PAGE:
Born in Toronto in 1932, Irene (nee Nemeth) Anderson became interested in art at an early age. Following the family’s purchase of a tobacco farm near Langton, Irene’s artistic skills were nurtured by a childhood connected to the rural, agricultural environment. By all accounts, she loved the daily routine and nearly all aspects of tobacco farming; especially planting season which would become a familiar theme in many of her sketches decades later.
Irene attended Simcoe High School, acquired her grade 10 diploma followed by courses at the Simcoe Business College. Her first job out of school and off the farm was for the British Knit at age 15. While there, she was tasked with sketching clothing for the company’s catalogue. Her talent caught the eye of co-workers who encouraged her to apply to the Ontario College of Art.
Upon accepting placement at the art college, Irene was formally introduced to the many spectrums of art and design with praise received from her professors; most notably her life-drawing. But Irene’s fondness for rural Norfolk was too great and she returned to the family farm a short time after. While at home, she met and married Don Anderson and started her own family.
Despite the many challenges of raising six children and operating her father’s tobacco farm, art remained a big part of Irene’s life. Time was found to draw and paint as well as sketch caricatures which she quickly capitalized on. Her personal understanding of the farming community and its political landscape meant that a strong, to-the-point voice could be heard through these satirical cartoons. What could not be printed in the newspaper could be captured and presented through drawings. Both farmers and politicians took note and Irene’s cartoons first started to be published around 1957 in the Tillsonburg News. Soon after, Ted Crandon, editor of the Delhi News Record and the Canadian Tobacco Grower Magazine offered her a free-lance job as official cartoonist for both publications. This began a four decade-long career in the media industry.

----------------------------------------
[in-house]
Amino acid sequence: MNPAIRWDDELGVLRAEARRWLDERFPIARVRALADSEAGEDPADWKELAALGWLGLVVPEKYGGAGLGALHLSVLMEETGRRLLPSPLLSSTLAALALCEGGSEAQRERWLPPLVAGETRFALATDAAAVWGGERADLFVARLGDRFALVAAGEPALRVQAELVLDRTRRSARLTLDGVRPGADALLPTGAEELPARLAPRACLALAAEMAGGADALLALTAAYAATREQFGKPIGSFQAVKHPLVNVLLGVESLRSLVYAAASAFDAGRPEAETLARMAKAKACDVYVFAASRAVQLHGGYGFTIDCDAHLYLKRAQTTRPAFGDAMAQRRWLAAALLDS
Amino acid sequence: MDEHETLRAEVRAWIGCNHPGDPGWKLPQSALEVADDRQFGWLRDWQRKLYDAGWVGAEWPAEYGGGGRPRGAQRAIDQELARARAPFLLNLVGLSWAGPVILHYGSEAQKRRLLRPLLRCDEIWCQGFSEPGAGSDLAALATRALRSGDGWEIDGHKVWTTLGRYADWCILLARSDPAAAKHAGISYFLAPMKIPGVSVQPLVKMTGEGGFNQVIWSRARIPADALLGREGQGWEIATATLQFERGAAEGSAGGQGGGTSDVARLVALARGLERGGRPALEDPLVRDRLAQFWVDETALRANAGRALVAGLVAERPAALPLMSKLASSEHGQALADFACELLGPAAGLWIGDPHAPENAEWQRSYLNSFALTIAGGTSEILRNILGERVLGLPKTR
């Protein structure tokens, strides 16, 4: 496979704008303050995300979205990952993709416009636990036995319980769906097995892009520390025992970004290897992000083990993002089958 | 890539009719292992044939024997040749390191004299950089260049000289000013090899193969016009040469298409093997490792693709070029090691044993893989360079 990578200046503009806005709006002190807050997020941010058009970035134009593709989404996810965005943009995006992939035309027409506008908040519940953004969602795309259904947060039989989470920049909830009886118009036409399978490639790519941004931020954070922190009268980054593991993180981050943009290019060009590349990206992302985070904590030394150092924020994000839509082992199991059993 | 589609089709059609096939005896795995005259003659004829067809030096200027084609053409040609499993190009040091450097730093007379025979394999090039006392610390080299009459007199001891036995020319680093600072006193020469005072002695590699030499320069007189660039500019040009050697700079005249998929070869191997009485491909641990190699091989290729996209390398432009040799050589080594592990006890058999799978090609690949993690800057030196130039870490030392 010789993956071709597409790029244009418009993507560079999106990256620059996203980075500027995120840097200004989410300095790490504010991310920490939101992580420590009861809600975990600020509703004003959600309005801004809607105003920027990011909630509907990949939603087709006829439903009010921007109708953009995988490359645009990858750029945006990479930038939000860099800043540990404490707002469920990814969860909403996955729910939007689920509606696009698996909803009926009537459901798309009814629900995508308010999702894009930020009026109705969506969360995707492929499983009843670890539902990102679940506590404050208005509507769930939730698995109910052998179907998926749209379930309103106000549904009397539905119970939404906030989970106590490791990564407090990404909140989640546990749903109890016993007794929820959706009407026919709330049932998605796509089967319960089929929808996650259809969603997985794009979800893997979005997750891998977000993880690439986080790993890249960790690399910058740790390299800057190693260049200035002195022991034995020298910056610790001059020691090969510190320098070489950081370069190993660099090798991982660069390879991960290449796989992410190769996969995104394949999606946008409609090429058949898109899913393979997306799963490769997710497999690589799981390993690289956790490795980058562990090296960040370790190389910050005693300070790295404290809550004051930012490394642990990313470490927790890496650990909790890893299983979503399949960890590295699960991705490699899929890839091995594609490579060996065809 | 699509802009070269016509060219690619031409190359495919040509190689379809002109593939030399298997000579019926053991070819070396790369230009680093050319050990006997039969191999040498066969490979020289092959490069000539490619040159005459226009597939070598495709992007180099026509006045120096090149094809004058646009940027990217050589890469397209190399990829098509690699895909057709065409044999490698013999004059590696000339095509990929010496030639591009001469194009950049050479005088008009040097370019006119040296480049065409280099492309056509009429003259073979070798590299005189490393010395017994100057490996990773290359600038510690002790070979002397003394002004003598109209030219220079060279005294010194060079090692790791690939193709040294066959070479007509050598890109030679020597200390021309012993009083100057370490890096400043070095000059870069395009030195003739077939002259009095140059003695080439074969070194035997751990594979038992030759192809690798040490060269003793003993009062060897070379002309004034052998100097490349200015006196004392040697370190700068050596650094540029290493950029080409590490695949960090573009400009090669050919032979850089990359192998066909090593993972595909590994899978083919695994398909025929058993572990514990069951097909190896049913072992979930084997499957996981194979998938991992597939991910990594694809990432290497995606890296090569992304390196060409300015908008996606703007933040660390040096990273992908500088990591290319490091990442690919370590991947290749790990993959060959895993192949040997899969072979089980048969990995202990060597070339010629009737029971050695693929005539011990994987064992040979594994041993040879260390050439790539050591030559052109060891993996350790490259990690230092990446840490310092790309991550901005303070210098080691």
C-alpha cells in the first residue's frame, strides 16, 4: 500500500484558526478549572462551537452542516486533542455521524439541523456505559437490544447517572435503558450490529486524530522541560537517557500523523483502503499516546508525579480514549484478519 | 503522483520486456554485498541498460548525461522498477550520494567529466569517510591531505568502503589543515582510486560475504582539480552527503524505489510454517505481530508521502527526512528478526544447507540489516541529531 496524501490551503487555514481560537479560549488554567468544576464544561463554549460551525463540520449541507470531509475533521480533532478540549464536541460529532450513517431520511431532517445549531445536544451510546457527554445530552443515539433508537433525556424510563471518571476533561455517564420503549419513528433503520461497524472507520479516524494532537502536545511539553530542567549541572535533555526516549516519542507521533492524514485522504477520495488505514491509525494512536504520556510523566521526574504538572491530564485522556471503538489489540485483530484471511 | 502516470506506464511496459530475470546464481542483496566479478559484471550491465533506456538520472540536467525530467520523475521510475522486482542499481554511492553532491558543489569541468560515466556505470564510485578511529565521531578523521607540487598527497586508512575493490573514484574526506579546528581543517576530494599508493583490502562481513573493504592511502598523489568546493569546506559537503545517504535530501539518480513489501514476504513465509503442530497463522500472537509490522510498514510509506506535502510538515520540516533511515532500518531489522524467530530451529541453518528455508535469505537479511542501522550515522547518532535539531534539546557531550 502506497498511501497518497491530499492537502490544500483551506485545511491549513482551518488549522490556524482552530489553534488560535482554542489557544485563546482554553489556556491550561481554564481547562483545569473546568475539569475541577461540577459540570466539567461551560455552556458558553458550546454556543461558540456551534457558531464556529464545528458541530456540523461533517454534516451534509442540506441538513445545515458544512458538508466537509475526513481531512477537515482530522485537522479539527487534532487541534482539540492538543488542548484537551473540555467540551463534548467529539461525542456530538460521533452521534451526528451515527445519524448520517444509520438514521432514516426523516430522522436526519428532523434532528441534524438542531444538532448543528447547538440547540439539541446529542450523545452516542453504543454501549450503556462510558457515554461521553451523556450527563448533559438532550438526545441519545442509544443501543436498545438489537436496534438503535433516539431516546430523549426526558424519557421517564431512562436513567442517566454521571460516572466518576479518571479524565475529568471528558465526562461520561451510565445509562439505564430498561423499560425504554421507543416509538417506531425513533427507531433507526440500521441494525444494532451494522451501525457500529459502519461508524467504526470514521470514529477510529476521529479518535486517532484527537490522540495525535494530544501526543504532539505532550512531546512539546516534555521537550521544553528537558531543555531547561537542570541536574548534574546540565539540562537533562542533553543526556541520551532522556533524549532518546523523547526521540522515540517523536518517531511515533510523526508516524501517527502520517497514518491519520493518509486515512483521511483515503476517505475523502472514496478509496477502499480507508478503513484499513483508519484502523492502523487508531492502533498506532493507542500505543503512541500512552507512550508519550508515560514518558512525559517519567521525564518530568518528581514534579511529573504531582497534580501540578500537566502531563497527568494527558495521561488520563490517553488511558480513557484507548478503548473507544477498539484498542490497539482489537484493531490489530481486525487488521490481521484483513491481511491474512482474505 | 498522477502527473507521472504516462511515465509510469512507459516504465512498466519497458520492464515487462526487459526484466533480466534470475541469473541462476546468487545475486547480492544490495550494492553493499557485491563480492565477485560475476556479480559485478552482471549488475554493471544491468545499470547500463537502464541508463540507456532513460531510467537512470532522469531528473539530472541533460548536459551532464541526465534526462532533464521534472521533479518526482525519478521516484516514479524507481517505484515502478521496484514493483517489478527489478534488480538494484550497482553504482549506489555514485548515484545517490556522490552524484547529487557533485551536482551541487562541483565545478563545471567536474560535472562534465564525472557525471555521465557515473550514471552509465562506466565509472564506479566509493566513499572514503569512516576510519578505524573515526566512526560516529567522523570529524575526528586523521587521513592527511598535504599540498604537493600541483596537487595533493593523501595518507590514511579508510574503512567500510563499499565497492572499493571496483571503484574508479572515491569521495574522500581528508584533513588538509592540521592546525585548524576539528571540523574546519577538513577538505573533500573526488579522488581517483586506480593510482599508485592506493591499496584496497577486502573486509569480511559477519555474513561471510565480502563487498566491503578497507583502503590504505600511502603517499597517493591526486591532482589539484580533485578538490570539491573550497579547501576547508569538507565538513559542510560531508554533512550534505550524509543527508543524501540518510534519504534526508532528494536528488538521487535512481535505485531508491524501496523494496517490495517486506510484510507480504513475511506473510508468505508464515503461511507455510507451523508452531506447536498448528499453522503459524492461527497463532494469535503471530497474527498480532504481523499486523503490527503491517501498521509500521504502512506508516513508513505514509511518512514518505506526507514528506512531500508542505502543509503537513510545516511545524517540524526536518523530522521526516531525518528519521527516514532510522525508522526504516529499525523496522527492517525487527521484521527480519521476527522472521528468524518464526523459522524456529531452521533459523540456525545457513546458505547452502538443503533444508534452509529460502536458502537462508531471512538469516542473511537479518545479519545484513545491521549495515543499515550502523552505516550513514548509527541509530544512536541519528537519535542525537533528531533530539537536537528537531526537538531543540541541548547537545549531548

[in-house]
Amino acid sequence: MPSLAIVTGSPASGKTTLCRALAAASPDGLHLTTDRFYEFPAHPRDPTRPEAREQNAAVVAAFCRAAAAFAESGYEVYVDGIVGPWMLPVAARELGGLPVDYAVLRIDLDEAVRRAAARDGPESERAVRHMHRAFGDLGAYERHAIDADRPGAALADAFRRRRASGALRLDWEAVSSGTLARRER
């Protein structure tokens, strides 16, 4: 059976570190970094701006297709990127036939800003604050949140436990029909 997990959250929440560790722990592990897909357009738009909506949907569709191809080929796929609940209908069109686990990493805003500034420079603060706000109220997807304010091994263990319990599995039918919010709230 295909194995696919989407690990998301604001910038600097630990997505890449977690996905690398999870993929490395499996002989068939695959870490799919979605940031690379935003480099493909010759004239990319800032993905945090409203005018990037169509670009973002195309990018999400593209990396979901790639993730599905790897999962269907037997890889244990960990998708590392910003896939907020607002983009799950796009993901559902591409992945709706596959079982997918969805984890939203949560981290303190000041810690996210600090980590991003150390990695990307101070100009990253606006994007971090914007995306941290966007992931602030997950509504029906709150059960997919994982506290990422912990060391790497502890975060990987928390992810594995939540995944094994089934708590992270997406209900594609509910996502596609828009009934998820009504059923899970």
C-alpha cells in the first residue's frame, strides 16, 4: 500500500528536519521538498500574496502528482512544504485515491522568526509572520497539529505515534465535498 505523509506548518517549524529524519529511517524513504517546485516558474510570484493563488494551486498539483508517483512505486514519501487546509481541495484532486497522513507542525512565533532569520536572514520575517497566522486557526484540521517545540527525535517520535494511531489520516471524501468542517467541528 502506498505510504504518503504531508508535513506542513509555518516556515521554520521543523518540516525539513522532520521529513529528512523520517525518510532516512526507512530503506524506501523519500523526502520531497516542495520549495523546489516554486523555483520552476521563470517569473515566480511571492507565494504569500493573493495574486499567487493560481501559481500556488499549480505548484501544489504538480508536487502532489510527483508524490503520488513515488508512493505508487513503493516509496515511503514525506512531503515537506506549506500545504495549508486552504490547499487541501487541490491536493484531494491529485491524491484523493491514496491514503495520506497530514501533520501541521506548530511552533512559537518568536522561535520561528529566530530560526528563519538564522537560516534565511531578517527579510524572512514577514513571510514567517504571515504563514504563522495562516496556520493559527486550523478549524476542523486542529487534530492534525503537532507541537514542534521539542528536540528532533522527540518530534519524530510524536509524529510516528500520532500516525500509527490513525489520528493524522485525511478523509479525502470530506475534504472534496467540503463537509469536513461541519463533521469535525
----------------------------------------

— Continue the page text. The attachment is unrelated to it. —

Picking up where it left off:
Aside from her cutting and comical political cartoons, Anderson engaged frequently in ink, watercolor and oil painting. These works often focused on the social and technical aspects of tobacco farming along with the multicultural heritage of the area. Irene was frequently commissioned by local farmers, companies, tobacco boards and associations for paintings. Today, these paintings and their respective prints are highly coveted for the depiction of a time now long-gone in Norfolk County.
Delhi News Record September 23, 1992:
“Anderson first gained fame for her biting cartoon and caricatures which appeared in local publications. She was compelled to do her first tobacco politics cartoon as a result of her own father’s experience in dealing with buyers in the barn buying days of the 1950s. […] Over the course of four decades she incorporated pen and ink, charcoal, watercolor and oils into various art form media to depict not only tobacco politics, but the way of life on a tobacco farm, tobacco history and culture. Her work often portrayed the injustices that she perceived in the tobacco business, be it government, leaf buying, companies or the tobacco board.”